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Global Economic Update: A Tale of Contrasts and Consumer Resilience 📈

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Introduction

The global economy witnessed significant developments last week, with the US leading the charge in consumer spending, while Europe and Asia faced their own unique challenges. What Happened Last Week?

United States:

  • E-commerce Sales Surge: US online sales hit new records during Black Friday and Cyber Monday.

  • Fed's Interest Rate Outlook: The OECD predicts the Federal Reserve will maintain higher interest rates longer than anticipated.

Europe:

  • ECB's Banking Warning: The European Central Bank highlighted rising risks in the banking sector.

  • Eurozone Lending and Inflation: Bank lending to businesses fell, and inflation dropped more than expected.

Asia:

  • China's Economic Contraction: Business activity in manufacturing and services sectors shrank in November.

What does all this mean?

US Consumer Spending Surges

  • Record Online Sales: US online sales reached new heights during Black Friday and Cyber Monday, with Black Friday sales hitting $9.8 billion and Cyber Monday sales reaching $12.4 billion.

  • Cyber Week Success: The entire Cyber Week generated a total of $38 billion in sales, marking a 7.8% increase from the previous year.

Global Economic Outlook by OECD

  • Interest Rate Projections: The OECD predicts that central banks in the US and Europe will maintain higher interest rates for longer than anticipated, with rate cuts expected in the US in late 2024 and in Europe by spring 2025.

  • Economic Growth Concerns: This outlook is based on current inflation pressures and some of the weakest economic growth rates since the global financial crisis.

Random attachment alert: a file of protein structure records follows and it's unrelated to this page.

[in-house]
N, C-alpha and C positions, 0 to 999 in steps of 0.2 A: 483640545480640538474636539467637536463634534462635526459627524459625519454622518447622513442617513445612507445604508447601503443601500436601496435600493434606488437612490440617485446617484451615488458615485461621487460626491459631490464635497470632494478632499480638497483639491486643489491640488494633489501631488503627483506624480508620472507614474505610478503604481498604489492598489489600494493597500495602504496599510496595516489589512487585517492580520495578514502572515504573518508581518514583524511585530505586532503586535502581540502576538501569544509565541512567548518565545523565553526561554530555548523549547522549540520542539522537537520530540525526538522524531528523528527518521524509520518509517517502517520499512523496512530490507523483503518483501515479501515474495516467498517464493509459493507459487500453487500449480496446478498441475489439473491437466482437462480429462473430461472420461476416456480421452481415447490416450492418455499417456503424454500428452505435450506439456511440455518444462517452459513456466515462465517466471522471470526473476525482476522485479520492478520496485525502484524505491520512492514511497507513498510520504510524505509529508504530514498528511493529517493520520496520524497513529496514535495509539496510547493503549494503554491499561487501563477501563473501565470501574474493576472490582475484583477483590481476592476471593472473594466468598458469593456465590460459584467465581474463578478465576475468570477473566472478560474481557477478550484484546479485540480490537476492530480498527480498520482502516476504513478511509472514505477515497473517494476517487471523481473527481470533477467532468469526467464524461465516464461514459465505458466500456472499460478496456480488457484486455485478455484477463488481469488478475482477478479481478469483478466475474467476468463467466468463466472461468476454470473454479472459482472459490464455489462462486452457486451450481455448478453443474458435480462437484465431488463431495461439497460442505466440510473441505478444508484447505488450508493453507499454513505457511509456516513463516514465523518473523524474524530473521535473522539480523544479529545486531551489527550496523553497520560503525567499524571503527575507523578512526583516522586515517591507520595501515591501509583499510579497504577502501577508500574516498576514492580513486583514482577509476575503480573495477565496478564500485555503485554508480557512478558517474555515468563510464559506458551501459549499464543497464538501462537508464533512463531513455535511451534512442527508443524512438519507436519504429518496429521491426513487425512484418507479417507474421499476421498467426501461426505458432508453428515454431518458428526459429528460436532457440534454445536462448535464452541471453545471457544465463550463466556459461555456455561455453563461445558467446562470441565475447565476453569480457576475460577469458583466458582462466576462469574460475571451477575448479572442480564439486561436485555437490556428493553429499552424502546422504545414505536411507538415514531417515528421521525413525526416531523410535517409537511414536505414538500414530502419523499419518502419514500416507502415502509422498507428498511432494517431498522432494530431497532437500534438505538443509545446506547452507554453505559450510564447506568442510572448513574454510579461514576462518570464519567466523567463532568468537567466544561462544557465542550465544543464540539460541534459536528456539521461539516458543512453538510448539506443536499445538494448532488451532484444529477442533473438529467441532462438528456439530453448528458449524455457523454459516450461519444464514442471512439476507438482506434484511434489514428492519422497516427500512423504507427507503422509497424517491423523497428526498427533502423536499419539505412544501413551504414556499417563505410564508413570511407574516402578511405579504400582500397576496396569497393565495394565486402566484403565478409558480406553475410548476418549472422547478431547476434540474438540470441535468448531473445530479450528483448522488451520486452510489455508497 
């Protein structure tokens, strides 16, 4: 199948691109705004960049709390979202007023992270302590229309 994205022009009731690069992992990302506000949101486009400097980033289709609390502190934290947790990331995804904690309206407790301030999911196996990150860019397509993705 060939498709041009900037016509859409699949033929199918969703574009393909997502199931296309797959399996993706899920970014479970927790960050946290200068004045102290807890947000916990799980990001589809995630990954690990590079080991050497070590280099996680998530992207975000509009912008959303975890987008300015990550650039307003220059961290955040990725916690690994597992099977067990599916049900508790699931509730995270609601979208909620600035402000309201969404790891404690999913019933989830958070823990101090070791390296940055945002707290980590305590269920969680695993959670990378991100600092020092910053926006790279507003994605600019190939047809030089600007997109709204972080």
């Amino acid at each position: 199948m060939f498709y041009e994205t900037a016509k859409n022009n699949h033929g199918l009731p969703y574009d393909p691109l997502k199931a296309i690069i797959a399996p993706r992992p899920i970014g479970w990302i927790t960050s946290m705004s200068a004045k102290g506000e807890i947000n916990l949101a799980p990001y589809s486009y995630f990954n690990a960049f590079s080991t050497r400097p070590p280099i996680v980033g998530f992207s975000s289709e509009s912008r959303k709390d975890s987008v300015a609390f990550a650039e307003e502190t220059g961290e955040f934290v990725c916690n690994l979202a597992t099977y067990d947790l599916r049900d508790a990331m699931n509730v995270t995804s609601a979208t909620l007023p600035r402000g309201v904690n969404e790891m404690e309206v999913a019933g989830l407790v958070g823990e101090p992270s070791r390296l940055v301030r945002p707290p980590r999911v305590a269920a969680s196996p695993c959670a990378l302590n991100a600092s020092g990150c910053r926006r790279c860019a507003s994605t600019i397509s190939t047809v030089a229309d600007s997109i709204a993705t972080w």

European Central Bank's Stability Review

  • Banking Stress: The ECB's review indicates early signs of stress in the region’s banks, with an increase in souring loans and overdue payments.

  • Economic Impact: There's concern that the ECB's interest rate hikes are beginning to restrict the region’s economy, potentially leading to a downturn.

Eurozone's Inflation and Lending

  • Inflation Slowdown: Inflation in the eurozone fell to 2.4% in November, the smallest increase since July 2021.

  • Lending Contraction: Bank lending to non-financial corporations in the eurozone shrank for the first time since 2015, and lending growth to households also slowed.

China's Economic Activity

  • Manufacturing and Services Contraction: Business activity in both sectors shrank in November, with the manufacturing PMI falling to 49.4 and services activity contracting for the first time this year.

  • Government Efforts: Despite government measures to boost growth, the economy is losing momentum.

Focus on the US Consumer

  • Spending Resilience: Despite high inflation and interest rates, US consumers demonstrated strong spending, particularly in online sales.

  • Credit and BNPL Usage: There's a notable increase in the use of "buy now, pay later" options and credit card spending, raising concerns about consumer debt.

The Week Ahead

  • Monday: Eurozone sentix economic index (December), US factory orders (October).

  • Tuesday: US job openings and labor turnover survey (October), eurozone producer price index (October).

  • Wednesday: Eurozone retail sales (October), US trade balance (October), Bank of Canada interest rate announcement.

  • Thursday: China trade balance (November).

  • Friday: China loan growth (November), US labor market report (November), Japan household spending (October).

  • Saturday: China inflation (November).

Conclusion

The recent surge in US consumer spending, especially in online sales, contrasts with the cautious economic outlook in Europe and the slowdown in China. The resilience of US consumers is a key factor in the country's economic performance, but rising debt levels and the use of credit options like BNPL raise concerns about long-term financial stability. As central banks navigate through inflation and growth challenges, the global economic landscape remains complex and interconnected.

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